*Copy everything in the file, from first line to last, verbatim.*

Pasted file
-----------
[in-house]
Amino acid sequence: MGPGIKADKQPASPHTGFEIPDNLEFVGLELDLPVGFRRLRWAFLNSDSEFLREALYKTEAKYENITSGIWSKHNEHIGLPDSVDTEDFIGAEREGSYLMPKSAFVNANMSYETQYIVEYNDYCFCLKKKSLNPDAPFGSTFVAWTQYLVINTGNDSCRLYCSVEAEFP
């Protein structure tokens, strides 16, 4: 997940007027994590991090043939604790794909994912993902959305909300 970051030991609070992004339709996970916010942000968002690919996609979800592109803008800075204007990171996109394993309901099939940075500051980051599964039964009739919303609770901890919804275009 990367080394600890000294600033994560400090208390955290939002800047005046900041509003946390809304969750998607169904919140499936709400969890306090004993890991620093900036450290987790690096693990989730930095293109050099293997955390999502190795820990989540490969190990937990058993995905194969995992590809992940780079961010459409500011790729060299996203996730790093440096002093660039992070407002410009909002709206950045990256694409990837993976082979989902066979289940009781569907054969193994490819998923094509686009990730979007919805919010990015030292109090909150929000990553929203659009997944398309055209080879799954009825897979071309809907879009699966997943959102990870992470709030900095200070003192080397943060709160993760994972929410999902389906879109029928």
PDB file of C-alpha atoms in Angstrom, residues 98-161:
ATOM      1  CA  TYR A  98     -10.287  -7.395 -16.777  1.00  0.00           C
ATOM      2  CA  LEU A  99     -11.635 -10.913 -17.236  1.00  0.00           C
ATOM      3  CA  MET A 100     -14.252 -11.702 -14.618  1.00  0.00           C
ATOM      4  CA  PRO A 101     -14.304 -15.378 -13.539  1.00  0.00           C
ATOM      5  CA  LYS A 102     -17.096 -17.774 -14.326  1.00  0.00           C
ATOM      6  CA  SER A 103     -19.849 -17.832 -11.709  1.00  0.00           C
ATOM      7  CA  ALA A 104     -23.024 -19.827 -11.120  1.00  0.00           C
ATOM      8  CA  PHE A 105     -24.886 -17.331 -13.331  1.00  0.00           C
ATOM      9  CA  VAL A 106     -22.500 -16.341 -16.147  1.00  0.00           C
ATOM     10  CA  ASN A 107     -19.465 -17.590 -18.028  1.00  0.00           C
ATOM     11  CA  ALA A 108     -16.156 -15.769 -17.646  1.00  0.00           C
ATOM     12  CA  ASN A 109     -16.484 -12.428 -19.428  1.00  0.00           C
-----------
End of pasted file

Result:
[in-house]
Amino acid sequence: MGPGIKADKQPASPHTGFEIPDNLEFVGLELDLPVGFRRLRWAFLNSDSEFLREALYKTEAKYENITSGIWSKHNEHIGLPDSVDTEDFIGAEREGSYLMPKSAFVNANMSYETQYIVEYNDYCFCLKKKSLNPDAPFGSTFVAWTQYLVINTGNDSCRLYCSVEAEFP
């Protein structure tokens, strides 16, 4: 997940007027994590991090043939604790794909994912993902959305909300 970051030991609070992004339709996970916010942000968002690919996609979800592109803008800075204007990171996109394993309901099939940075500051980051599964039964009739919303609770901890919804275009 990367080394600890000294600033994560400090208390955290939002800047005046900041509003946390809304969750998607169904919140499936709400969890306090004993890991620093900036450290987790690096693990989730930095293109050099293997955390999502190795820990989540490969190990937990058993995905194969995992590809992940780079961010459409500011790729060299996203996730790093440096002093660039992070407002410009909002709206950045990256694409990837993976082979989902066979289940009781569907054969193994490819998923094509686009990730979007919805919010990015030292109090909150929000990553929203659009997944398309055209080879799954009825897979071309809907879009699966997943959102990870992470709030900095200070003192080397943060709160993760994972929410999902389906879109029928």
PDB file of C-alpha atoms in Angstrom, residues 98-161:
ATOM      1  CA  TYR A  98     -10.287  -7.395 -16.777  1.00  0.00           C
ATOM      2  CA  LEU A  99     -11.635 -10.913 -17.236  1.00  0.00           C
ATOM      3  CA  MET A 100     -14.252 -11.702 -14.618  1.00  0.00           C
ATOM      4  CA  PRO A 101     -14.304 -15.378 -13.539  1.00  0.00           C
ATOM      5  CA  LYS A 102     -17.096 -17.774 -14.326  1.00  0.00           C
ATOM      6  CA  SER A 103     -19.849 -17.832 -11.709  1.00  0.00           C
ATOM      7  CA  ALA A 104     -23.024 -19.827 -11.120  1.00  0.00           C
ATOM      8  CA  PHE A 105     -24.886 -17.331 -13.331  1.00  0.00           C
ATOM      9  CA  VAL A 106     -22.500 -16.341 -16.147  1.00  0.00           C
ATOM     10  CA  ASN A 107     -19.465 -17.590 -18.028  1.00  0.00           C
ATOM     11  CA  ALA A 108     -16.156 -15.769 -17.646  1.00  0.00           C
ATOM     12  CA  ASN A 109     -16.484 -12.428 -19.428  1.00  0.00           C